Guenther Steiner responds to ‘bad guy’ attacks

The Haas team boss has set his sights on building the team into a consistent, points-scoring outfit.

Guenther Steiner, the Haas team principal, has expressed his indifference towards his popularity in light of recent comments made by former Formula 1 supremo Bernie Ecclestone. 

Ecclestone had voiced his support for Mick Schumacher and criticised the “unsuccessful team boss” for ending the young driver’s Formula 1 career.

Responding to Ecclestone’s remarks, Steiner emphasised that he never aimed to become popular, even though his appearances on the hit show “Drive to Survive” had contributed to his fame. 

While he acknowledged the importance of popularity for the sport and Haas, he stated that others’ opinions held little significance to him personally.

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“Look, it’s not bad, it’s good for Formula 1, it’s good for Haas, it’s good for me from time to time, so you have to deal with that and respect the fans because without fans we wouldn’t exist,” Steiner said in an interview with MARCA.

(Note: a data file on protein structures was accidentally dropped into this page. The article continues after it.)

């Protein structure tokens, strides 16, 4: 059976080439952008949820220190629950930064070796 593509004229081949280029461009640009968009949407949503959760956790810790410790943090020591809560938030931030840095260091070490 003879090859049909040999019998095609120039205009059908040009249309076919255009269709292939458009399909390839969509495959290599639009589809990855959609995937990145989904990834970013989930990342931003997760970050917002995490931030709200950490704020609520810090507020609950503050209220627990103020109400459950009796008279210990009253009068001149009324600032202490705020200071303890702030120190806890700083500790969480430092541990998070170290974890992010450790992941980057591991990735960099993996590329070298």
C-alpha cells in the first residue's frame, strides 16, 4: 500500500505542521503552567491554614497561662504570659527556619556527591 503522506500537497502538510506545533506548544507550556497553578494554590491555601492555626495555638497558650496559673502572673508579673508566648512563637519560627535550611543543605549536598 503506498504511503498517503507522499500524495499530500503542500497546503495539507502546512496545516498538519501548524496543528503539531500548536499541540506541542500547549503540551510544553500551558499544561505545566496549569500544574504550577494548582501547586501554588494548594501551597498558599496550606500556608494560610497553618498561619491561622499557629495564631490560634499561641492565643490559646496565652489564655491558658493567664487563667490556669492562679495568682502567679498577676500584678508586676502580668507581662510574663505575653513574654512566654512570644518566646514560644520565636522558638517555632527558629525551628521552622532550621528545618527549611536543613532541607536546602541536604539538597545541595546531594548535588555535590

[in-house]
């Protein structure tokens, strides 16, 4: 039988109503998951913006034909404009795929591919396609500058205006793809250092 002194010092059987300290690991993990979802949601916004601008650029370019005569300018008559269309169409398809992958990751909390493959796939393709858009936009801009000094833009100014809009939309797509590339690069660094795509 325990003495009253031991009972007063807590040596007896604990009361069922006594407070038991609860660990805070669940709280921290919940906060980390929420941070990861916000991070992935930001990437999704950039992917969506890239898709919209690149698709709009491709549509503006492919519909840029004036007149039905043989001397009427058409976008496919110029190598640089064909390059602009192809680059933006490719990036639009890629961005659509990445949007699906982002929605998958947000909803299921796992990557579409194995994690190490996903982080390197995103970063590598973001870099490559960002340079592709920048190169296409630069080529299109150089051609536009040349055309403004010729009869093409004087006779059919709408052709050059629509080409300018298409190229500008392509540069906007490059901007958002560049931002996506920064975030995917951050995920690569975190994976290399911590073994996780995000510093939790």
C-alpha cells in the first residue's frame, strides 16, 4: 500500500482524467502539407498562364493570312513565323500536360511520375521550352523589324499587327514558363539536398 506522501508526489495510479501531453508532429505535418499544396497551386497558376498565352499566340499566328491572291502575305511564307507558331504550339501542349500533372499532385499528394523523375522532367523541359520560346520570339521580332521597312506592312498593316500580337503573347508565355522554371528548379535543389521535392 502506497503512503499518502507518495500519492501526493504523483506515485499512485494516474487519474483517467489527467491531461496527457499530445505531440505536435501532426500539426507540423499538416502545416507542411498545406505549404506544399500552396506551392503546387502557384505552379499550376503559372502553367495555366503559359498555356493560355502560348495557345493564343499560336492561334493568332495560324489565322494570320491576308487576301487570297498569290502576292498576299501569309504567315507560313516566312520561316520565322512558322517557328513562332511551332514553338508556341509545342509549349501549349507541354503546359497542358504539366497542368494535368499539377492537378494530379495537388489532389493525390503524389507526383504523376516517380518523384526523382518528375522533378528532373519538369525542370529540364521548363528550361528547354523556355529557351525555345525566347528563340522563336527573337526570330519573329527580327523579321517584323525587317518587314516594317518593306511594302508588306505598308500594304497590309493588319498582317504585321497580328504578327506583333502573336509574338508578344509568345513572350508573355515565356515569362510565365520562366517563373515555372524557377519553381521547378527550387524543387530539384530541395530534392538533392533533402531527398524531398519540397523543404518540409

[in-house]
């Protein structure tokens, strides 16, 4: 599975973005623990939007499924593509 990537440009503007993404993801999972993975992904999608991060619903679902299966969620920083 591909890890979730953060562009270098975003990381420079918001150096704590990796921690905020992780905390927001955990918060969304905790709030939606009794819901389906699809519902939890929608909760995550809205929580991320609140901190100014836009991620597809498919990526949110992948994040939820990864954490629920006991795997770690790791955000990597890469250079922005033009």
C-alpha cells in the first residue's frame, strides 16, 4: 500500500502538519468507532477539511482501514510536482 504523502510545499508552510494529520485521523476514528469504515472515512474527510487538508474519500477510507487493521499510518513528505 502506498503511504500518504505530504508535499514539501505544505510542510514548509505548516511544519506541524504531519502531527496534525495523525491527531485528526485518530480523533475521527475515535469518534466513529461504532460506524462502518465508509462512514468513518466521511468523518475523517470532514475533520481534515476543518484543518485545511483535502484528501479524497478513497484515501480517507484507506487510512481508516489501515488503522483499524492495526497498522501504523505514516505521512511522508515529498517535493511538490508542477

“We need to be seen because we have to make money and it costs a lot. 

“But I insist that I didn’t wake up one morning and say ‘I want to be popular.’ 

“I don’t like it or dislike it, I don’t really care. I’m very passionate, but I’m not a bad guy. 

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“I tell people what I want, and I have to do it if I want to achieve something because it’s not an easy fight out there.”

Regarding the direction of Formula 1 under Liberty Media compared to Ecclestone’s era, Steiner expressed his support for the sport’s global expansion. 

He appreciated the inclusion of new races and formats, believing that a diverse calendar was essential to prevent stagnation and maintain interest.

“I like the classics, of course, but to have 23 classic races would be boring,” Steiner explained. 

“There are now several exceptional races, including American races, night races, afternoon races, and more. 

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“The mixture makes it difficult not to find one that catches your eye. 

“If this hadn’t been done, I think F1 would have started to fall. 

“Liberty knew the potential, what they wanted to do; otherwise, they wouldn’t have bought the show that had been kind of stagnant since 2000 and we kept repeating it over and over again.”